Concerns about eurozone economy, slowing industrial growth, uncomfortable inflation level and political uncertainty hurt sentiment and prompted investors to either stay away on the sidelines or to indulge in some selling right through the week ended 22 March 2013.
Though the central bank cut the repo rate by 25 basis points, its hawkish view on the near term economic outlook hurt investor sentiment, and, as a result, the market suffered losses on all the five sessions last week.
With no significant positive triggers for now, the market may continue to lose ground in the coming week as well. And, the week being a truncated one due to holidays on Wednesday and Friday (27 & 29 March) for Holi and Good Friday, respectively, investors are unlikely to indulge in any big buying.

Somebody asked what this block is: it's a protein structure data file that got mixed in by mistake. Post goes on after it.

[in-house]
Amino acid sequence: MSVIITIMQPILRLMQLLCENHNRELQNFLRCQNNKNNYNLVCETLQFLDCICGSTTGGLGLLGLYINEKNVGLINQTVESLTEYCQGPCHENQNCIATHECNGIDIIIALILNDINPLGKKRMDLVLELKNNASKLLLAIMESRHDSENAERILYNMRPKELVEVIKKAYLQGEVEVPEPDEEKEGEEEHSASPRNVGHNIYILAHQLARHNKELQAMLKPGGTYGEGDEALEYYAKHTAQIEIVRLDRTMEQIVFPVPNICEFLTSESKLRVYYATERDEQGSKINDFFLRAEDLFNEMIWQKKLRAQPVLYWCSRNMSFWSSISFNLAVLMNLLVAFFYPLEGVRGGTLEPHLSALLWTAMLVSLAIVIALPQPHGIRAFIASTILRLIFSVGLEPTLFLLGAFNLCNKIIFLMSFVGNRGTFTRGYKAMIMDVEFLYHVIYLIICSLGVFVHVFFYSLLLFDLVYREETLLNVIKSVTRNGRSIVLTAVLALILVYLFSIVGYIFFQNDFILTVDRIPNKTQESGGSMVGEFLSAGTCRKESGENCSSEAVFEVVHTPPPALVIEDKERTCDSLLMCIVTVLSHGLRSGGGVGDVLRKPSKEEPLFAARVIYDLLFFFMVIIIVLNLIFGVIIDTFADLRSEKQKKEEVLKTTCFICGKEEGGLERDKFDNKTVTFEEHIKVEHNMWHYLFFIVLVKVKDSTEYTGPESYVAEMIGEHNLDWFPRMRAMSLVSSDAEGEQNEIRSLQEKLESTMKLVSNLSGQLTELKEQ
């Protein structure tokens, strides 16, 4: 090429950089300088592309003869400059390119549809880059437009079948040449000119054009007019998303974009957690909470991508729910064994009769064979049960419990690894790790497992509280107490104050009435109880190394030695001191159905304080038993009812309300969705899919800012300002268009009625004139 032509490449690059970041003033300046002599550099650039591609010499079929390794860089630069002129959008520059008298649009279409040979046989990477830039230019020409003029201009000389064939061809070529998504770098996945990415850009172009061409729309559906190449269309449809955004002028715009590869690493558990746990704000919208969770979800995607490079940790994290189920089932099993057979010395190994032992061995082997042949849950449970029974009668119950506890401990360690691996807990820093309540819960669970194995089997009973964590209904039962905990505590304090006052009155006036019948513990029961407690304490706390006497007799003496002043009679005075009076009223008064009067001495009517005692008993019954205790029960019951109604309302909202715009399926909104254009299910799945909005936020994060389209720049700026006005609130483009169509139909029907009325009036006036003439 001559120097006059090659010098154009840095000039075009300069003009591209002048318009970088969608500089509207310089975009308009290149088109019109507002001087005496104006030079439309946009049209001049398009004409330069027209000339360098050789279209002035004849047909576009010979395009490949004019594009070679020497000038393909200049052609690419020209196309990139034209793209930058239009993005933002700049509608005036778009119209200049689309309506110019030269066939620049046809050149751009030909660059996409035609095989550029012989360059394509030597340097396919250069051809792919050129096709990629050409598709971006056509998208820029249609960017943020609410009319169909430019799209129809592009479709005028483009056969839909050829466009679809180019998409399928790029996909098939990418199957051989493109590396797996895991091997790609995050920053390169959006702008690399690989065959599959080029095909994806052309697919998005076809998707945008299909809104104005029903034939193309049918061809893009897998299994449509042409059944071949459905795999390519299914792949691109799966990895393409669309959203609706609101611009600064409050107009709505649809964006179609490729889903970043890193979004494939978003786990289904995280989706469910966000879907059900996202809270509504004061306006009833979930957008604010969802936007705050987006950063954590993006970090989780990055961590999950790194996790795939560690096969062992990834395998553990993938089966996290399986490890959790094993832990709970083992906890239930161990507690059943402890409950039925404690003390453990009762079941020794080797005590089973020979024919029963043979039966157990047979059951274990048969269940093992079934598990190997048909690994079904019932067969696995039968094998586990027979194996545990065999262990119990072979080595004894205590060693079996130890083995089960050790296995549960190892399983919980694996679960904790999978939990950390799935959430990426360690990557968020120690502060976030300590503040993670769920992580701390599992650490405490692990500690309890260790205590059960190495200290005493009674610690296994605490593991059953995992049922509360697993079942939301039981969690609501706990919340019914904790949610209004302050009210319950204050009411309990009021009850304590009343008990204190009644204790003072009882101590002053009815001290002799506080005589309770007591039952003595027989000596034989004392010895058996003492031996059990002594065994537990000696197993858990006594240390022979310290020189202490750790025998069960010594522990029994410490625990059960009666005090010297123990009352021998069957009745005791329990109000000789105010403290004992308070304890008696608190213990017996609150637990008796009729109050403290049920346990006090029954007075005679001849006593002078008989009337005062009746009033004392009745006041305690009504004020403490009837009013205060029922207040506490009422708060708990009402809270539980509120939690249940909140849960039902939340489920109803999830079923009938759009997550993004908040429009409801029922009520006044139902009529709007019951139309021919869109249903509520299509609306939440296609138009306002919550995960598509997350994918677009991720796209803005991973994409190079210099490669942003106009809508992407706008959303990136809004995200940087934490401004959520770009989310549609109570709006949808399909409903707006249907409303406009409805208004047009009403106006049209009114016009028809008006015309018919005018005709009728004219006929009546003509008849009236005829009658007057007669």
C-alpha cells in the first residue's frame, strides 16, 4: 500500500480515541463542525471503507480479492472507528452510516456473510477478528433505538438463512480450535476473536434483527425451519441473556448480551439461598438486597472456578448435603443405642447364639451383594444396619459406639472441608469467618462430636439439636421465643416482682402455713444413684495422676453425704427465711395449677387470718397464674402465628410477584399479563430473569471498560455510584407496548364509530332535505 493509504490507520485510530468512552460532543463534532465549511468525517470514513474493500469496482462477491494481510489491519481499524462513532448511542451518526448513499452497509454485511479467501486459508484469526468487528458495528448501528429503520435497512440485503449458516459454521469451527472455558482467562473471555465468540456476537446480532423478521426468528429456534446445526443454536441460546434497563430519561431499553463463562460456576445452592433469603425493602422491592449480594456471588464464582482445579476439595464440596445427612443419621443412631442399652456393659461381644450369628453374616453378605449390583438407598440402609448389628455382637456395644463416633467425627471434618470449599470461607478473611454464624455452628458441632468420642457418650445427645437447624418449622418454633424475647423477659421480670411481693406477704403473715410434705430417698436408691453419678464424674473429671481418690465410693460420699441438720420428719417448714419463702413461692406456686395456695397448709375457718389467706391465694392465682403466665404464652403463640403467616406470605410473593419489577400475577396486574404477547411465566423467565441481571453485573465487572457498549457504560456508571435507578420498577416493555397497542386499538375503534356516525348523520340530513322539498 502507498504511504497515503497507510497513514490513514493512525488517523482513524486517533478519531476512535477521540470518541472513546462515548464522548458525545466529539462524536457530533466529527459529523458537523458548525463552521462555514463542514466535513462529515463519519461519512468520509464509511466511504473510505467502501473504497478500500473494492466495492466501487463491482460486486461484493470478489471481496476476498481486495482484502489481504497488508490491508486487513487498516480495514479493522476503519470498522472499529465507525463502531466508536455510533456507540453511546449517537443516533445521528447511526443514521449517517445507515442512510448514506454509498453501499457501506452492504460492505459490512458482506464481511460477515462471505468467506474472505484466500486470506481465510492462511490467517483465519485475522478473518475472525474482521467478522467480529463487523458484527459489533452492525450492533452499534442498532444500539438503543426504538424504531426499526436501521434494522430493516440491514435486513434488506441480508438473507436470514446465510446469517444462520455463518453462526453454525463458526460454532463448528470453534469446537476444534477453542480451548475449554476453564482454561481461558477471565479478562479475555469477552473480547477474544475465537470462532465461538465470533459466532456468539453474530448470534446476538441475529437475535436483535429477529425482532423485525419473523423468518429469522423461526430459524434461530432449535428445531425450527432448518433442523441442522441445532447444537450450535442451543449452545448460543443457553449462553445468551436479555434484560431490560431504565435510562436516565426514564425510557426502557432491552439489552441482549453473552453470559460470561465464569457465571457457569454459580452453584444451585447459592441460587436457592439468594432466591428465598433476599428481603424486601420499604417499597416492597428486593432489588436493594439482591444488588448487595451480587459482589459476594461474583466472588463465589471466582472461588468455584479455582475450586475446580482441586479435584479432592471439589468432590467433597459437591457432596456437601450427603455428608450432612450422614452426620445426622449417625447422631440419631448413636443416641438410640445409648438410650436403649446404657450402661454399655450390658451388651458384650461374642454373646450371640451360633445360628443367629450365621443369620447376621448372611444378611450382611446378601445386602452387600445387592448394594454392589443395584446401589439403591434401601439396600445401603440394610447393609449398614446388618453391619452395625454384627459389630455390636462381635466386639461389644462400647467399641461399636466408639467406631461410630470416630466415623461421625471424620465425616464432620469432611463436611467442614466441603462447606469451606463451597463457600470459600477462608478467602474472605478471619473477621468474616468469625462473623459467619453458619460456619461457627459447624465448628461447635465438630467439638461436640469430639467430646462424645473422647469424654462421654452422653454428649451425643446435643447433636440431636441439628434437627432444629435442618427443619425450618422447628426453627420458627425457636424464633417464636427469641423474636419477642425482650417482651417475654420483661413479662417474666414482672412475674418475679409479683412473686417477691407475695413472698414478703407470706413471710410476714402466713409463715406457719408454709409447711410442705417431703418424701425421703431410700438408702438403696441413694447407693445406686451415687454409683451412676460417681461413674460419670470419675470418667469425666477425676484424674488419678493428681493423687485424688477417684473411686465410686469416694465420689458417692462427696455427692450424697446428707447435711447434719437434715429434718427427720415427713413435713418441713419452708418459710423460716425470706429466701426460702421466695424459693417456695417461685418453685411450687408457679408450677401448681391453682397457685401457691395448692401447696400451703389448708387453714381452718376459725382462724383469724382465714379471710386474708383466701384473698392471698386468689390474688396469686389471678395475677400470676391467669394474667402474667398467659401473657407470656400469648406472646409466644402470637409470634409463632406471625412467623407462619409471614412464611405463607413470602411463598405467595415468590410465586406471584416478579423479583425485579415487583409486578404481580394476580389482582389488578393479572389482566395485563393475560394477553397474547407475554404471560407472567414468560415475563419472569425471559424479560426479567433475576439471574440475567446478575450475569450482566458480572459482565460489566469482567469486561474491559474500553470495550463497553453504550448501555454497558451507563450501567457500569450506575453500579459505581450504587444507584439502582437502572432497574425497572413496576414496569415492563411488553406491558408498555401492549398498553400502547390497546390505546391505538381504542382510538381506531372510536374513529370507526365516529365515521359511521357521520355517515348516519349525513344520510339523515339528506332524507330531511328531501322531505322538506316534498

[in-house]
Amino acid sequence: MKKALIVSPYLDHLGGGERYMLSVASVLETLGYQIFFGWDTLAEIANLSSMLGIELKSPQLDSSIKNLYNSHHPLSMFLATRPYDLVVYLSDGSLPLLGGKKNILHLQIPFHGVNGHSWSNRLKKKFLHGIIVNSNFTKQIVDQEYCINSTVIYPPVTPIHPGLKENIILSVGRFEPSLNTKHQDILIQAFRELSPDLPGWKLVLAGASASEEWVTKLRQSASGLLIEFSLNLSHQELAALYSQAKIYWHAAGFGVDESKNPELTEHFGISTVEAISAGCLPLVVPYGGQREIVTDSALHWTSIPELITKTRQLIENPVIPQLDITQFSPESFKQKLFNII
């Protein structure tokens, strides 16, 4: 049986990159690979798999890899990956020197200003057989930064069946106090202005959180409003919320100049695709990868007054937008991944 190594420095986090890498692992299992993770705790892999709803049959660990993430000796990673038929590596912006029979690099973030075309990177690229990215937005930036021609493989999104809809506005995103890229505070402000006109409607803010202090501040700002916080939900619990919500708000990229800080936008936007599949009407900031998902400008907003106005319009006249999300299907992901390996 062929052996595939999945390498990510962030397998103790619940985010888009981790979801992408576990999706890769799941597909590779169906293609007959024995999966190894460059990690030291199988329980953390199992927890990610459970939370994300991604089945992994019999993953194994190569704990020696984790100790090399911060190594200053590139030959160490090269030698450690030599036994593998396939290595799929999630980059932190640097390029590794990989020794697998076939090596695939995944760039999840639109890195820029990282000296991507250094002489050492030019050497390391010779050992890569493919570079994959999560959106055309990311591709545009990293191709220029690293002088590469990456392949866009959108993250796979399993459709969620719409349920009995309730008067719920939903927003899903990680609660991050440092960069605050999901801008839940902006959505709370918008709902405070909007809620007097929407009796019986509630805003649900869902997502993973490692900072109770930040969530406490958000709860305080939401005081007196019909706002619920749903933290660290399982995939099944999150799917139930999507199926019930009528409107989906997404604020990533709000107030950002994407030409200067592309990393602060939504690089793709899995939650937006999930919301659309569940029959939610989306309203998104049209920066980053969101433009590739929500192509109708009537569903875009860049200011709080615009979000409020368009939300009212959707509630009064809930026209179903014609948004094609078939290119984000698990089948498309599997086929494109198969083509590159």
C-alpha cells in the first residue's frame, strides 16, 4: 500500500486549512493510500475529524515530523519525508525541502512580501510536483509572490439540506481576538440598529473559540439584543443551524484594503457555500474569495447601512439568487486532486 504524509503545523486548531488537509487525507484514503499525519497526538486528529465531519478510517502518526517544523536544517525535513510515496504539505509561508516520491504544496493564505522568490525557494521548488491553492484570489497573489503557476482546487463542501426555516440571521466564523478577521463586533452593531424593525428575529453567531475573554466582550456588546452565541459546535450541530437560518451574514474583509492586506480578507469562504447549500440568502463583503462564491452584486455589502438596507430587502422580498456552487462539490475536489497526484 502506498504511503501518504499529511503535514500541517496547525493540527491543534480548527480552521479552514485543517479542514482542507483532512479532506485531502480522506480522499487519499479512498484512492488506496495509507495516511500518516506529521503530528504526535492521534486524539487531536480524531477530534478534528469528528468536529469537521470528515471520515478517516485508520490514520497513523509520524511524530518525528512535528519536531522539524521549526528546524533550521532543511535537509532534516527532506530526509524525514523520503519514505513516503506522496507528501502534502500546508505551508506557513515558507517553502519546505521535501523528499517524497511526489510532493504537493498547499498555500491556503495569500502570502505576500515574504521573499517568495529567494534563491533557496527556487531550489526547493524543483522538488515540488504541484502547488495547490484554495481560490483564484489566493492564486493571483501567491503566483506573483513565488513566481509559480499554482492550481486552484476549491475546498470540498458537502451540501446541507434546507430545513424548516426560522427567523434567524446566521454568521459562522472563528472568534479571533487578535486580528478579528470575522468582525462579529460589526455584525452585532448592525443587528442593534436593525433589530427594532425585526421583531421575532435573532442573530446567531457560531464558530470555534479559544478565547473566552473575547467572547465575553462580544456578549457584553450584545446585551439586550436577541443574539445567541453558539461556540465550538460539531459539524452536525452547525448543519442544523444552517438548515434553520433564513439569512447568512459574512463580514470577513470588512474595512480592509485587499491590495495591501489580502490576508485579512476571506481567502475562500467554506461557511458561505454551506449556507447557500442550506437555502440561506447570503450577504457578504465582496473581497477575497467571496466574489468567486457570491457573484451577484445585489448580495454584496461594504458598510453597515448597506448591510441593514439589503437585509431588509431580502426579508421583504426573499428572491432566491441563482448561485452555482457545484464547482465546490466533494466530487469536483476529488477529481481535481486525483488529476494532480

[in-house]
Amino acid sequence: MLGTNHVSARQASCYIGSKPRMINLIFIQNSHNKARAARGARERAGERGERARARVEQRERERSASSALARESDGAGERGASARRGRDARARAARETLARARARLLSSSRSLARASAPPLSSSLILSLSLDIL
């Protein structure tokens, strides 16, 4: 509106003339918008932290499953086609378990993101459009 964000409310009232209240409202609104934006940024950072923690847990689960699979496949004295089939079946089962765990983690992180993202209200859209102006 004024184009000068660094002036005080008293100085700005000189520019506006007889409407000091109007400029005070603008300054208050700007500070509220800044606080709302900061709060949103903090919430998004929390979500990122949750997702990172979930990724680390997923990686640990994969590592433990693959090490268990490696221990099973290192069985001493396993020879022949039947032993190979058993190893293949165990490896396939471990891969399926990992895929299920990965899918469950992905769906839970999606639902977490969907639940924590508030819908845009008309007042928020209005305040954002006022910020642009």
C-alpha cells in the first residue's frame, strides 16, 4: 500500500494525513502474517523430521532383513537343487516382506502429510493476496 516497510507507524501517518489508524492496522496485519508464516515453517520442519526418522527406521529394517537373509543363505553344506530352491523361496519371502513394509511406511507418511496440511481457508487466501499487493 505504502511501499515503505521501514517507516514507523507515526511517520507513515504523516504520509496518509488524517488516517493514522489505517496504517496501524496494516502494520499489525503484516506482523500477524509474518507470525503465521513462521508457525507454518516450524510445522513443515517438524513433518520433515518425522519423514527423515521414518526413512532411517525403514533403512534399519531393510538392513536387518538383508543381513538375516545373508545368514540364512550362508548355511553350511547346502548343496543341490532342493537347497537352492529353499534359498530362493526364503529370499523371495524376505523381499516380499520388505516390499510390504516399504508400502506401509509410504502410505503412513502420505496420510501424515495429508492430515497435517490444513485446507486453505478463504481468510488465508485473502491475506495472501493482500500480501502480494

Due to expiry of near month contracts on Thursday (28 March), the market may remain a bit volatile at times. Some front line stocks may edge higher on short-covering ahead of derivatives expiry. But a sustained upmove is rather unlikely.
Some buying is likely in midcap and smallcap segments after recent heavy losses. Still, many stocks in these segments may struggle to force tbeir way back into the reckoning.
Friday's positive close on Wall Street amid slightly easing worries about Cyprus bailout, and some encouraging corporate news, could set up a somewhat steady start for Asian markets on Monday. The Indian bourse may track the trend and open high, but may well turn sluggish and stay that way for a major part of the truncated week.
Quarterly results will be the next major trigger for the market. Till then, stocks are likely to move in a tight band, with a few volatile spells here and there.